The Rewards of a Virtuous Life

February 7, 2016

                            The Rewards of a Virtuous Life

Some people are inclined to think that the Christian life is a mountain of sacrifices in hopes of enjoying pie in the sky by and by.  The truth is that a dedicated Christian doesn’t live the Christian life just for rewards he expects to get from it.  The rewards are just a byproduct.

The secret of the Christian life is a walk in love.  In Ephesians 5:1-2 we read, “Be ye therefore followers of God, as dear children;  and walk in love, as Christ also hath loved us, and hath given himself for us an offering and a sacrifice to God for a sweet smelling savor.”  The Christian’s greatest desire should be to please God.  That’s the way God wants it to be.  In John 14:15 Jesus said, “If ye love me, keep my commandments.”  What we do out of love, we don’t do with the expectation of getting something in return. God puts his love in our hearts and we are to share it with others.  I John 3:16-17 says, “Hereby perceive we the love of God, because he laid down his life for us: and we ought to lay down our lives for the brethren.   But whoso hath this world’s good, and seeth his brother have need, and shutteth up his bowels of compassion from him, how dwelleth the love of God in him?” There is no greater satisfaction in life than to love and be loved.  II Corinthians 5:14 says, “For the love of Christ constraineth us; because we thus judge, that if one died for all, then were all dead.”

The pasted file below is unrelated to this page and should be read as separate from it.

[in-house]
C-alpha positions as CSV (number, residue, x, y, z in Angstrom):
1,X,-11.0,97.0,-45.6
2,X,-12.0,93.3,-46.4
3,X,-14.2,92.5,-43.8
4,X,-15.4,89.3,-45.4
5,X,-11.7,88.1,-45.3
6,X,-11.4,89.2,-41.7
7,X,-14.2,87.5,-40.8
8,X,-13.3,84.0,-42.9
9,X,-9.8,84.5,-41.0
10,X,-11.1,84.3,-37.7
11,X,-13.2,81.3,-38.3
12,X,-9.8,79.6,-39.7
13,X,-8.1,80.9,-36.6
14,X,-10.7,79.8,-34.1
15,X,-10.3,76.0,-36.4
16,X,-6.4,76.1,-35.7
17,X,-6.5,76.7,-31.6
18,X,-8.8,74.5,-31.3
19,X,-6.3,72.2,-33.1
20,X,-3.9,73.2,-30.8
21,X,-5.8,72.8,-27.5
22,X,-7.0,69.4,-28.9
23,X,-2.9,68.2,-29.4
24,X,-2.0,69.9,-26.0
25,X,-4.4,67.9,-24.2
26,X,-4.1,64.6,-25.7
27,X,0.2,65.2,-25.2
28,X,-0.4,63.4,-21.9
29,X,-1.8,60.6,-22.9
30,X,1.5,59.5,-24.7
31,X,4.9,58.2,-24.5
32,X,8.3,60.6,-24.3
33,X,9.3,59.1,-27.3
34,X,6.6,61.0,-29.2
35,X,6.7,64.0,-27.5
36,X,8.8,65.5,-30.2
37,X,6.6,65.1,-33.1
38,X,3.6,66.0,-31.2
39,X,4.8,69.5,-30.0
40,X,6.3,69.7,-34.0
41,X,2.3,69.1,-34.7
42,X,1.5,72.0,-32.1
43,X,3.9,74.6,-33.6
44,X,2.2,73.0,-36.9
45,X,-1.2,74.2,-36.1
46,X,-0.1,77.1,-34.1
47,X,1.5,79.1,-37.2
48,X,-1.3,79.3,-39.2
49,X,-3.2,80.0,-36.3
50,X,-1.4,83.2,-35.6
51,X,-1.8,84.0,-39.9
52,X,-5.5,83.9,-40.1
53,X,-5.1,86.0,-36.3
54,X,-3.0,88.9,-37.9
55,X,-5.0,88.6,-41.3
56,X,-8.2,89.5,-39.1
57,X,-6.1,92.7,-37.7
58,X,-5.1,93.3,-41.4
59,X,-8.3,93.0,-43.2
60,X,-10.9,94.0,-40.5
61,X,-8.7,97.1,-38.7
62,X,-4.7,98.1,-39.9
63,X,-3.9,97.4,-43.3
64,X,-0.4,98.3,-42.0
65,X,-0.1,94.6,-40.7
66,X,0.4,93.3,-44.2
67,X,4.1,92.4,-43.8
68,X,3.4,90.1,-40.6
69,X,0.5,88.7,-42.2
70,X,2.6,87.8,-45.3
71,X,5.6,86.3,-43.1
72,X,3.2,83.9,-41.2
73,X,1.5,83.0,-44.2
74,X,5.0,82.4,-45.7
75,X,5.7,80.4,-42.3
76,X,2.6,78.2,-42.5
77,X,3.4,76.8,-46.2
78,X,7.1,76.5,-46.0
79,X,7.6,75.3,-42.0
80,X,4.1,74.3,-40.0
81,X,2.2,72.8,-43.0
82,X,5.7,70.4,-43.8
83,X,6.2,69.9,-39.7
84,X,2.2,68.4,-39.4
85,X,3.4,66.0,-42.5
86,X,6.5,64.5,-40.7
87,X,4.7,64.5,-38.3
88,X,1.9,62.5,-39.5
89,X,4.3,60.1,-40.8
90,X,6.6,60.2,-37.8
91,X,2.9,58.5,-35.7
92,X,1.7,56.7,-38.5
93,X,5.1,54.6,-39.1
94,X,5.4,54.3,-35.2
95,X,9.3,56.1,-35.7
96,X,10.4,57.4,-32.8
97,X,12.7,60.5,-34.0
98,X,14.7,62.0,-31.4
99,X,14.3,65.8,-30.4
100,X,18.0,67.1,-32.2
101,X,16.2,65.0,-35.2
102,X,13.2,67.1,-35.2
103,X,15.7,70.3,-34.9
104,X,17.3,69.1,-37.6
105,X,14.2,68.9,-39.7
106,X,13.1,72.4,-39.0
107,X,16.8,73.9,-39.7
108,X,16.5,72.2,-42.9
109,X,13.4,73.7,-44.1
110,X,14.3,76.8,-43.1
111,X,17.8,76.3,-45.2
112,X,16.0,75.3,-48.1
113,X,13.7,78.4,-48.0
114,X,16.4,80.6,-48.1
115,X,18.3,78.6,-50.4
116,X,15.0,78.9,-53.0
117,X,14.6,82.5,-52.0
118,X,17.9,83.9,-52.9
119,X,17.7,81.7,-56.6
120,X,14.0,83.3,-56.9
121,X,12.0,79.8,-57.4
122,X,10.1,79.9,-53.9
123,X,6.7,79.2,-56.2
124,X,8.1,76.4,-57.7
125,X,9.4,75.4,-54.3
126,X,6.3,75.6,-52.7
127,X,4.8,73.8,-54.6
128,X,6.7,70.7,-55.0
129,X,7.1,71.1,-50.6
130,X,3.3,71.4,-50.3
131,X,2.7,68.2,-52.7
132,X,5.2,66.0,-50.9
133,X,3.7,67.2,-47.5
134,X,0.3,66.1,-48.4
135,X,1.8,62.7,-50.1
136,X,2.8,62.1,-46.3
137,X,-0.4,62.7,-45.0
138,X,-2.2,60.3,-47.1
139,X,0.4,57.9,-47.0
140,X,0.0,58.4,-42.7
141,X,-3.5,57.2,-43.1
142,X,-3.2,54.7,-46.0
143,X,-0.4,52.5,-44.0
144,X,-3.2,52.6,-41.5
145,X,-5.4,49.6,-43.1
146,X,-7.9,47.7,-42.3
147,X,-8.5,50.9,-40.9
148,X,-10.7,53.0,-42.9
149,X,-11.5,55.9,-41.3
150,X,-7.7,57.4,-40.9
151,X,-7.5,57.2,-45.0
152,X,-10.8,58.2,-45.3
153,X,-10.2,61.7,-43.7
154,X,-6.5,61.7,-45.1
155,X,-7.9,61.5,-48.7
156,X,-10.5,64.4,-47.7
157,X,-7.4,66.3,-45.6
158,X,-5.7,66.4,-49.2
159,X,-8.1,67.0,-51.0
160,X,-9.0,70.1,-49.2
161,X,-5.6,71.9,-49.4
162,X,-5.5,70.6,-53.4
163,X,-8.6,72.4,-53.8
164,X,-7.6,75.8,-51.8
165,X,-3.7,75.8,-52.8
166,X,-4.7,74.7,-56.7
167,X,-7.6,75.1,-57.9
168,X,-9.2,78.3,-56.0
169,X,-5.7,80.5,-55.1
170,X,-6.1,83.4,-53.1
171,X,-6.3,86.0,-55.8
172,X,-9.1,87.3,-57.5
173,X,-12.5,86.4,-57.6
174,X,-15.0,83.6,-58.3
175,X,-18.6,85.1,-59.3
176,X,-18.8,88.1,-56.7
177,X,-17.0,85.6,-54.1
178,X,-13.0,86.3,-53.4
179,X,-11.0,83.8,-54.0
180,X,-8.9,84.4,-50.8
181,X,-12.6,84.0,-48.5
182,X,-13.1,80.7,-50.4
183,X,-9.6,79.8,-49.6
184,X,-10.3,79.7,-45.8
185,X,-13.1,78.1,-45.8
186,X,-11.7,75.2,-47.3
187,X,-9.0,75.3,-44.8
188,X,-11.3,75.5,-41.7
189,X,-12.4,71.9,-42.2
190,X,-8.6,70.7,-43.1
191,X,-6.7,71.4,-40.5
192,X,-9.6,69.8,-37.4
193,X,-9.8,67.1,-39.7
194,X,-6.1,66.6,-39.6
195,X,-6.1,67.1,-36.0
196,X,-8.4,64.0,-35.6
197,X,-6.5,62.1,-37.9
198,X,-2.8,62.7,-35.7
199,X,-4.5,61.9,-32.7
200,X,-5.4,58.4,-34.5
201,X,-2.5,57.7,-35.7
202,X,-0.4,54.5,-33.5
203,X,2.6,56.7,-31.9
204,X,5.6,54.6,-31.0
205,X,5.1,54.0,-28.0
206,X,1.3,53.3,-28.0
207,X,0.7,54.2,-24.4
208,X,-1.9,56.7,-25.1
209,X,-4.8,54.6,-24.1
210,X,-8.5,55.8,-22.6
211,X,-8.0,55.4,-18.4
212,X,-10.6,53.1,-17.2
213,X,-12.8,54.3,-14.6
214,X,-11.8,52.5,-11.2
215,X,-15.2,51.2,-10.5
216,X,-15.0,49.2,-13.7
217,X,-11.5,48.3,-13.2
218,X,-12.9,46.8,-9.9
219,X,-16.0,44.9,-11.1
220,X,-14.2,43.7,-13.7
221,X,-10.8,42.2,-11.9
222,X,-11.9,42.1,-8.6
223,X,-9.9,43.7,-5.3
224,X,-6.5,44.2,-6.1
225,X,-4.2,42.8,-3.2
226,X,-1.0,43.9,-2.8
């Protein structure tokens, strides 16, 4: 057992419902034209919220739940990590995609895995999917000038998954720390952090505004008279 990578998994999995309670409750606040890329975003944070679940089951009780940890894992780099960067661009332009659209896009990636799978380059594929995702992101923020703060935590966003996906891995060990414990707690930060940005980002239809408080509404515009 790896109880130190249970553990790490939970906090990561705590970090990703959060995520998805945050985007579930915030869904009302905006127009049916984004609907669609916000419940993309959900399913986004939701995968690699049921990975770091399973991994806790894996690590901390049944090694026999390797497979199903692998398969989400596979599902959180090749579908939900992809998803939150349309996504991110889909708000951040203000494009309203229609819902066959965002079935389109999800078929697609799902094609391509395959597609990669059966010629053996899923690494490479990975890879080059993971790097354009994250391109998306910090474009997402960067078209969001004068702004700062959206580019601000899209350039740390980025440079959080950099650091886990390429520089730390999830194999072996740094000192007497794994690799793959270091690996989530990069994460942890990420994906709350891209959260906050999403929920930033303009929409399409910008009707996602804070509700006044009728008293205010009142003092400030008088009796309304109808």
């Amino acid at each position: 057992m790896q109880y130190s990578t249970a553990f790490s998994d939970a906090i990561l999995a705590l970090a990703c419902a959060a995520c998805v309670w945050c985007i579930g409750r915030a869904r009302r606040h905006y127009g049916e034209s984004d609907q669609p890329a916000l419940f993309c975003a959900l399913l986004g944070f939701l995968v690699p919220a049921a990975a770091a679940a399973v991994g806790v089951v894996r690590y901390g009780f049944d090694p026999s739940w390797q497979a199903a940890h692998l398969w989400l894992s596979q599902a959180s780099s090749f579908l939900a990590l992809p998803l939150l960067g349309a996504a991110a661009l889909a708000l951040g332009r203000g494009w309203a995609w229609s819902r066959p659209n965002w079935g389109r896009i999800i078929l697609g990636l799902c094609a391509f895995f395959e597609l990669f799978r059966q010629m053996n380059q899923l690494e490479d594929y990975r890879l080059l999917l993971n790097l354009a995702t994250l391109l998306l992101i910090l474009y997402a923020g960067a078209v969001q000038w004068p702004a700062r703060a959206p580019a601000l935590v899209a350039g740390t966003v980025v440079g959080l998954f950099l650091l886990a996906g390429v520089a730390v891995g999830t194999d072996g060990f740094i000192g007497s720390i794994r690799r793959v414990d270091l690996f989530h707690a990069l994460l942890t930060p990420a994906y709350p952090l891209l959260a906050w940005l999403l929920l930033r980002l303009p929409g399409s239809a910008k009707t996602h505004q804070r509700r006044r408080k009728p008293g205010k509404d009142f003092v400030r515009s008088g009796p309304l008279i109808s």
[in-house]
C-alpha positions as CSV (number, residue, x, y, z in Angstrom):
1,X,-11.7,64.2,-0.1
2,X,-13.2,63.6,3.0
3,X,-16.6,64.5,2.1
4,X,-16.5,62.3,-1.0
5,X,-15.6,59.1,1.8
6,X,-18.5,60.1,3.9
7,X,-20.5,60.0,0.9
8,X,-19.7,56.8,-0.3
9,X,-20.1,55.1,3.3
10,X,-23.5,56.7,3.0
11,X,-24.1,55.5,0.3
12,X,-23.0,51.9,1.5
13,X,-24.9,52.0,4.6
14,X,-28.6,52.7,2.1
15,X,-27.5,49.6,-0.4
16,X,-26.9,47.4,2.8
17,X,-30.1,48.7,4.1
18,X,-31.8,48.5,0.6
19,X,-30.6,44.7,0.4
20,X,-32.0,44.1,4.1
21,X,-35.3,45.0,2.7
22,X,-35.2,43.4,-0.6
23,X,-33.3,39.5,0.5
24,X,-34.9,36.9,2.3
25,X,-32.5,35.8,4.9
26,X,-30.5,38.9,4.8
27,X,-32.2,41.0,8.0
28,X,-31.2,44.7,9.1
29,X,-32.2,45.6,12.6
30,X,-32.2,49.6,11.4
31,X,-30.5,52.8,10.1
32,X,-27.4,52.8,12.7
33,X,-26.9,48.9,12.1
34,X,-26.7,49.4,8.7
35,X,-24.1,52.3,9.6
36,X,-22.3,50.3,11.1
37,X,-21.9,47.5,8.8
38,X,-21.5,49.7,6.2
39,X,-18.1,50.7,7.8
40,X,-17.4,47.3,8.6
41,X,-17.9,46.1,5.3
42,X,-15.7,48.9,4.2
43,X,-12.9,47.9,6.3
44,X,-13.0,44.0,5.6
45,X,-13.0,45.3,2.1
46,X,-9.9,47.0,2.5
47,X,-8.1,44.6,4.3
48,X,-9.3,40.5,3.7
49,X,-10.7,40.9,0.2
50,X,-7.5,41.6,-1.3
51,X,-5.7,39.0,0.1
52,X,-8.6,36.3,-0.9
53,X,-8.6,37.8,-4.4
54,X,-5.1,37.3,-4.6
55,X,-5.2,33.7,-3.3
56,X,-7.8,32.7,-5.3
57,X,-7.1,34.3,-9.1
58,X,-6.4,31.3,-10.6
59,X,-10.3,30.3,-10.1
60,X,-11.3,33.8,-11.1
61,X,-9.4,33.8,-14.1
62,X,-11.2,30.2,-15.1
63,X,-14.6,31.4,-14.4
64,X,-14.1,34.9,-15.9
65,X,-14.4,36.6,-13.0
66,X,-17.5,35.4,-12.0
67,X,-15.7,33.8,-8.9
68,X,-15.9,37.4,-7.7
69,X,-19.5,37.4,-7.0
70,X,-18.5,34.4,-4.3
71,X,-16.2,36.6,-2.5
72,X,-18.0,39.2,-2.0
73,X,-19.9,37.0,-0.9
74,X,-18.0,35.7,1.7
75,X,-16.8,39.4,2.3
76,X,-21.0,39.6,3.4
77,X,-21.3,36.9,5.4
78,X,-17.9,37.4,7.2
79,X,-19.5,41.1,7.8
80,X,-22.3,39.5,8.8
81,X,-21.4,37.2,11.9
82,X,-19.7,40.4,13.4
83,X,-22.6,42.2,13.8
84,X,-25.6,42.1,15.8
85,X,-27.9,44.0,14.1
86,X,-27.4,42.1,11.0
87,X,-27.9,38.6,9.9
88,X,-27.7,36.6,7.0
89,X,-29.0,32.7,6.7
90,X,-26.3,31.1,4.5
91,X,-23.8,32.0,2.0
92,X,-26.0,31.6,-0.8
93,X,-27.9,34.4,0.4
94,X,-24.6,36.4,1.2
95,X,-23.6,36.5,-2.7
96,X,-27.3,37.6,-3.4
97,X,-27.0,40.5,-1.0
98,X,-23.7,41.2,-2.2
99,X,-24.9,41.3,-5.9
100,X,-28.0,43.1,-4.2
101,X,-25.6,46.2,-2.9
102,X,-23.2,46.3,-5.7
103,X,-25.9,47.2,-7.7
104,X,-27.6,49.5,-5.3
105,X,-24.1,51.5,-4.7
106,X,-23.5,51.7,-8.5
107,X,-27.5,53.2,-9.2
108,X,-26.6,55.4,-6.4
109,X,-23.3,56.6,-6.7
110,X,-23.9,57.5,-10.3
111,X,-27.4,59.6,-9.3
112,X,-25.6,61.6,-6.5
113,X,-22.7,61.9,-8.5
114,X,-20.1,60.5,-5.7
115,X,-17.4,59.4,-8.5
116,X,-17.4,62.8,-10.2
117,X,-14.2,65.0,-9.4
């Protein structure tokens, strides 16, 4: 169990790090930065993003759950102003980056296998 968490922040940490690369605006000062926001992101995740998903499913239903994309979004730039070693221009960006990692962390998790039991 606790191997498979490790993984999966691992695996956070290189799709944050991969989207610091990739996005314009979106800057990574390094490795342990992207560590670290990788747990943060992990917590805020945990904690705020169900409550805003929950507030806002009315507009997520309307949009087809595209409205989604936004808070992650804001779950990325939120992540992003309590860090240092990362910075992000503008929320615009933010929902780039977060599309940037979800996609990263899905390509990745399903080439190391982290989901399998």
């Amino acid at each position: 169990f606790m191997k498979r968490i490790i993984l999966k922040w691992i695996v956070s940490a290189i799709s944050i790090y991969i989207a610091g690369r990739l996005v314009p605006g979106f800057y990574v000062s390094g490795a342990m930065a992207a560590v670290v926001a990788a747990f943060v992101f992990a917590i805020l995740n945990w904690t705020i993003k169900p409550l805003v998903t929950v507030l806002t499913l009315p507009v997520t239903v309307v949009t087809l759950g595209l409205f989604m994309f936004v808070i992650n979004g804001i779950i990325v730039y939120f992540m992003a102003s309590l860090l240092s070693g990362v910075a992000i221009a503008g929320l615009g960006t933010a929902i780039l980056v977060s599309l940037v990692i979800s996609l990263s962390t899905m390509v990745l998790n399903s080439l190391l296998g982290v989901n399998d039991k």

Now that we have made it clear that Christians don’t live to get, let’s go on the talk about the rewards of a virtuous life.  The more we love God, the more we are loved by God.  Because God loves us, he rewards us just like good parents reward their children when they do something good.  Joseph, in the Bible, is an example. Again and again God protected and delivered him.  His wicked brothers sold him into slavery.  When he arrived in Egypt he was sold to a high government official.  He gave him special privileges.  Because Joseph was a virtuous man he refused to sin with his master’s wife.  The result was that he was cast into prison.  Even there he found favor with the prison keeper.  After a time, he was taken out of prison and given special privileges in the government.  He was rewarded again and again.

There is a dignity about a virtuous person.  When they are abused, or falsely accused, those who know them come to their defense.  They are respected.  Virtue isn’t just a quality that is found in Christians.  There are many in this world who aren’t Christians, but it could be said that they are virtuous.  They too enjoy the respect and protection of those who know them.  They will get earthly rewards for their virtue, but there won’t be any heavenly rewards for them because there will be no heaven for them.